Pound Ascent Has Carney in Quandary as Currency War Back in Play

  • Sterling posts weekly gains versus both euro and dollar
  • Money market signals no BOE liftoff until after January 2017

The pound’s appreciation this week may prompt the Bank of England to step up its dovish rhetoric.

Sterling posted it biggest weekly advance versus the dollar in two months. It touched its strongest level since August against the euro after European Central Bank President Mario Draghi Thursday kept the prospects of more stimulus alive in the face of low inflation and faltering economic growth.

A stronger currency is a challenge for the U.K. because it makes the economy less competitive. It lands BOE policy makers led by Governor Mark Carney with the tough task of finding a balance between signaling higher interest rates and reining in the pound.

“This is currency war,” said Neil Mellor, a senior foreign-exchange strategist at Bank of New York Mellon Corp. in London. “It’s very clear that the BOE has once more, for about the third time in the last two years, decamped from being on the fringes of hawkish territory. Once again sterling strength along with the turbulence in emerging markets” have compelled the BOE to back away from signaling imminent policy tightening, he said.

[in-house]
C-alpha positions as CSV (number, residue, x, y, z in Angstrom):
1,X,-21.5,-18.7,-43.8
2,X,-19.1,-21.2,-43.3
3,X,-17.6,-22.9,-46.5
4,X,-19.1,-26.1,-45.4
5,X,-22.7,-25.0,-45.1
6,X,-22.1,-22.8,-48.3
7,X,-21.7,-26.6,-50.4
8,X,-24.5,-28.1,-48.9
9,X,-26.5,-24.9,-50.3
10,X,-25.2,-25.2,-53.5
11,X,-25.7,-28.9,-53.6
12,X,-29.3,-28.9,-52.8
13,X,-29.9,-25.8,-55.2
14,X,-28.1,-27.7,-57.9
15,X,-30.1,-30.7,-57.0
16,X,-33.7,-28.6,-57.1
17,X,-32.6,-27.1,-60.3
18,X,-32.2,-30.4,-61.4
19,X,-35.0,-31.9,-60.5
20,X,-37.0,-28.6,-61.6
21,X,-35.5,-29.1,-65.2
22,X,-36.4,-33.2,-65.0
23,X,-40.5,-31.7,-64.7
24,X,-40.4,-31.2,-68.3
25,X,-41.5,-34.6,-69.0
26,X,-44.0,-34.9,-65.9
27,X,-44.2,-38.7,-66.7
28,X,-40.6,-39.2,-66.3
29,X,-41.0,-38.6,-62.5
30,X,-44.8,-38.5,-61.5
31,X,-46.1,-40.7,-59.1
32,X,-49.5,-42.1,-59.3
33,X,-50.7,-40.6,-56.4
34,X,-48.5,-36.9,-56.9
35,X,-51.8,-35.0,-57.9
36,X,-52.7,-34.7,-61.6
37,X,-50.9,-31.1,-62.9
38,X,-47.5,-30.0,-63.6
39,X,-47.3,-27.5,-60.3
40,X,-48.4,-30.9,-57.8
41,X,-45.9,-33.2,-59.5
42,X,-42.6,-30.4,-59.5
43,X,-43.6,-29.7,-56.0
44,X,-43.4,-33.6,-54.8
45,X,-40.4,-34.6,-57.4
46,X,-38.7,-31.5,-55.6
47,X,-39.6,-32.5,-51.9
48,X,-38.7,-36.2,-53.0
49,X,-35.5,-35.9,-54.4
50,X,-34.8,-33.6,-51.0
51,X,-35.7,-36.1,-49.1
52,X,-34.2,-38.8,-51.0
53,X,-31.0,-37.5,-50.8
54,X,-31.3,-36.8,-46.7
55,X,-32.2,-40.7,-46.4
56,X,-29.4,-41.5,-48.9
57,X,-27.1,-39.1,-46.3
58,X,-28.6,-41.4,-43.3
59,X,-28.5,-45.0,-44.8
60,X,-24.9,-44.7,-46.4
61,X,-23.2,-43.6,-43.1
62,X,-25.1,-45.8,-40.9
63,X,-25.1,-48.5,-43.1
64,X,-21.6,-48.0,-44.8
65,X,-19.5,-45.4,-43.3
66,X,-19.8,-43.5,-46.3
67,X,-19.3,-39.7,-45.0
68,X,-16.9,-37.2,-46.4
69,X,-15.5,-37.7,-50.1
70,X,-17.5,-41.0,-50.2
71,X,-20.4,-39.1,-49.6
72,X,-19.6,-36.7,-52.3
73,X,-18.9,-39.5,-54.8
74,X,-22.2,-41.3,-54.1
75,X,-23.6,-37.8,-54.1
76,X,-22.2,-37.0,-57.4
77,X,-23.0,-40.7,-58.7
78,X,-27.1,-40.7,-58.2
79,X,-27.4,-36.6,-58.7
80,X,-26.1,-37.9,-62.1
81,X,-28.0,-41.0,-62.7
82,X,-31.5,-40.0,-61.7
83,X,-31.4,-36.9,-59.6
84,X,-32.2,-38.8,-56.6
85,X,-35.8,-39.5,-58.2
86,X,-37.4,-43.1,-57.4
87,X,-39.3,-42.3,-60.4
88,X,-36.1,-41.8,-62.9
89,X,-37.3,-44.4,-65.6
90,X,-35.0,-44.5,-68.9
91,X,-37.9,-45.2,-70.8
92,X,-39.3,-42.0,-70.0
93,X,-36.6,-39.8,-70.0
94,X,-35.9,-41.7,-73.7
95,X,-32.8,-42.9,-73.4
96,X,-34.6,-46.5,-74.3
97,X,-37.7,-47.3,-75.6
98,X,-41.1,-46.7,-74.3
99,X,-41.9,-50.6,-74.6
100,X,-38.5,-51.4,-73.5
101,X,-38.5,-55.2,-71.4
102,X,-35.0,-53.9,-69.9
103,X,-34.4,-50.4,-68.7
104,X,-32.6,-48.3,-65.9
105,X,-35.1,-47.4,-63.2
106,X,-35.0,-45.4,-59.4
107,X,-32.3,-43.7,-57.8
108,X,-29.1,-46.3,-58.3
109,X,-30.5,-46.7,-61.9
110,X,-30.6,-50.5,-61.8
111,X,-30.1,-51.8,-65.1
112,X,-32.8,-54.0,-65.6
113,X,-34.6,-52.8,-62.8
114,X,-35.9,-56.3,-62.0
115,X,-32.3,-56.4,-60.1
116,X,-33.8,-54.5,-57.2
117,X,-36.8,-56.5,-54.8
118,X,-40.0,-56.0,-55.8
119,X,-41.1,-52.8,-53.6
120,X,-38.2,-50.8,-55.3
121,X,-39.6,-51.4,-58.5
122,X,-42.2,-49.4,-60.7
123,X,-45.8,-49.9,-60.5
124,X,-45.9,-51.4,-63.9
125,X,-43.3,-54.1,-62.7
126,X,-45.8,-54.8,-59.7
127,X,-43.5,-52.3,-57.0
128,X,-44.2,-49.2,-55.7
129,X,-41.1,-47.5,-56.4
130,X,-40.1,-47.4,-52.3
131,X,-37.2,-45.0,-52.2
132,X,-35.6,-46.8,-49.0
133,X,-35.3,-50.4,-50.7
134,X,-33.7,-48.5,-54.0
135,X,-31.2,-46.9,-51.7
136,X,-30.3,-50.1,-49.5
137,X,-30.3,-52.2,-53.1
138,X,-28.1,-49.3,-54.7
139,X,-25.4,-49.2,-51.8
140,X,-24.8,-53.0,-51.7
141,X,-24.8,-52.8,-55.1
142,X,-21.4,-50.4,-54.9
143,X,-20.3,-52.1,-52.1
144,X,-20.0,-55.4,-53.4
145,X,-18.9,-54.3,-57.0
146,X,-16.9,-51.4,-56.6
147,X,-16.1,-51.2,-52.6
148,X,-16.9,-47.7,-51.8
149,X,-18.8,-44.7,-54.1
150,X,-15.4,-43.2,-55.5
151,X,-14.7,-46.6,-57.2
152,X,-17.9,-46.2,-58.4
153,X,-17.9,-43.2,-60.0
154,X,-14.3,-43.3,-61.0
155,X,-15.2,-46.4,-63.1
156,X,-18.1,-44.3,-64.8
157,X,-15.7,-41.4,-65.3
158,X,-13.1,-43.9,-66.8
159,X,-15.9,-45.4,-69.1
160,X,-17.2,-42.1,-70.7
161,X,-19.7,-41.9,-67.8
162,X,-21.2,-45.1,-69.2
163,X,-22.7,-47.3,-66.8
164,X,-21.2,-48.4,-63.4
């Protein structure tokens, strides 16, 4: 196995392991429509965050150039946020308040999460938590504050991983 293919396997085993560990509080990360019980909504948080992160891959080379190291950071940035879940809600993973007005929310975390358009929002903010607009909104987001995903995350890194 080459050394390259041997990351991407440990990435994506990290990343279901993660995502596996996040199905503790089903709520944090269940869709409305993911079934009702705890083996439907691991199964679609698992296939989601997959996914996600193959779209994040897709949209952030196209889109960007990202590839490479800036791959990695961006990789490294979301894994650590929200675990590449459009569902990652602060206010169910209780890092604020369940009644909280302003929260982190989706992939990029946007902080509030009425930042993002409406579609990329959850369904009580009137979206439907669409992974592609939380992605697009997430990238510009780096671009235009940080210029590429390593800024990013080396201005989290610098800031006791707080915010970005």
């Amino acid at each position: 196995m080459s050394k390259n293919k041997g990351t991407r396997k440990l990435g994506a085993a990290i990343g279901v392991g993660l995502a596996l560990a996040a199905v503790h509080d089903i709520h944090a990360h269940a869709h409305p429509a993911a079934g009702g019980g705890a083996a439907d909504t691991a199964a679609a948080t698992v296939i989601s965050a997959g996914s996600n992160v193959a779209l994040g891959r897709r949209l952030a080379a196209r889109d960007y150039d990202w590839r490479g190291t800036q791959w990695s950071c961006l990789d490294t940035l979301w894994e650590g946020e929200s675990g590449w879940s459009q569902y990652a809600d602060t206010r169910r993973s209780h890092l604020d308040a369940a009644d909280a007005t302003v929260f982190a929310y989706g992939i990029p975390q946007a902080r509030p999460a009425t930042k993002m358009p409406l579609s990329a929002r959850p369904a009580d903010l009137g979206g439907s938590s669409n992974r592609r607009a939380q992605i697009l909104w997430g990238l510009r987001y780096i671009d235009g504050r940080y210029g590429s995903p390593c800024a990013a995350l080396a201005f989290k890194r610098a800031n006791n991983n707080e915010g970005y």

The pound appreciated 1.2 percent this week to 70.51 pence per euro as of 5:13 p.m. London time Friday. It touched 70.41 pence on Thursday, its strongest level since Aug. 19. Sterling rose 1 percent to $1.5211, the biggest weekly gain versus the dollar since Sept. 11.

The British currency stayed resilient even after Carney dealt a blow to sterling bulls on Nov. 5 by signaling that the BOE isn’t yet ready for tighter policy. Forward contracts based on the sterling overnight index average, or Sonia, aren’t pricing in any BOE interest-rate increase until after January 2017.

Data due Nov. 17 will show that U.K. inflation held below zero in October at an annual rate of minus 0.1 percent, according to a Bloomberg survey of economists. This will further strengthen the case for the BOE to maintain an accommodative policy stance for longer.

U.K. government bonds rose this week, with the 10-year yield falling six basis points, or 0.06 percentage point, to 1.98 percent. The 2 percent gilt due in September 2025 rose 0.515, or 5.15 pounds per 1,000-pound face amount, to 100.175. The Debt Management Office plans to sell 3.25 billion pounds of the benchmark 10-year securities on Nov. 18.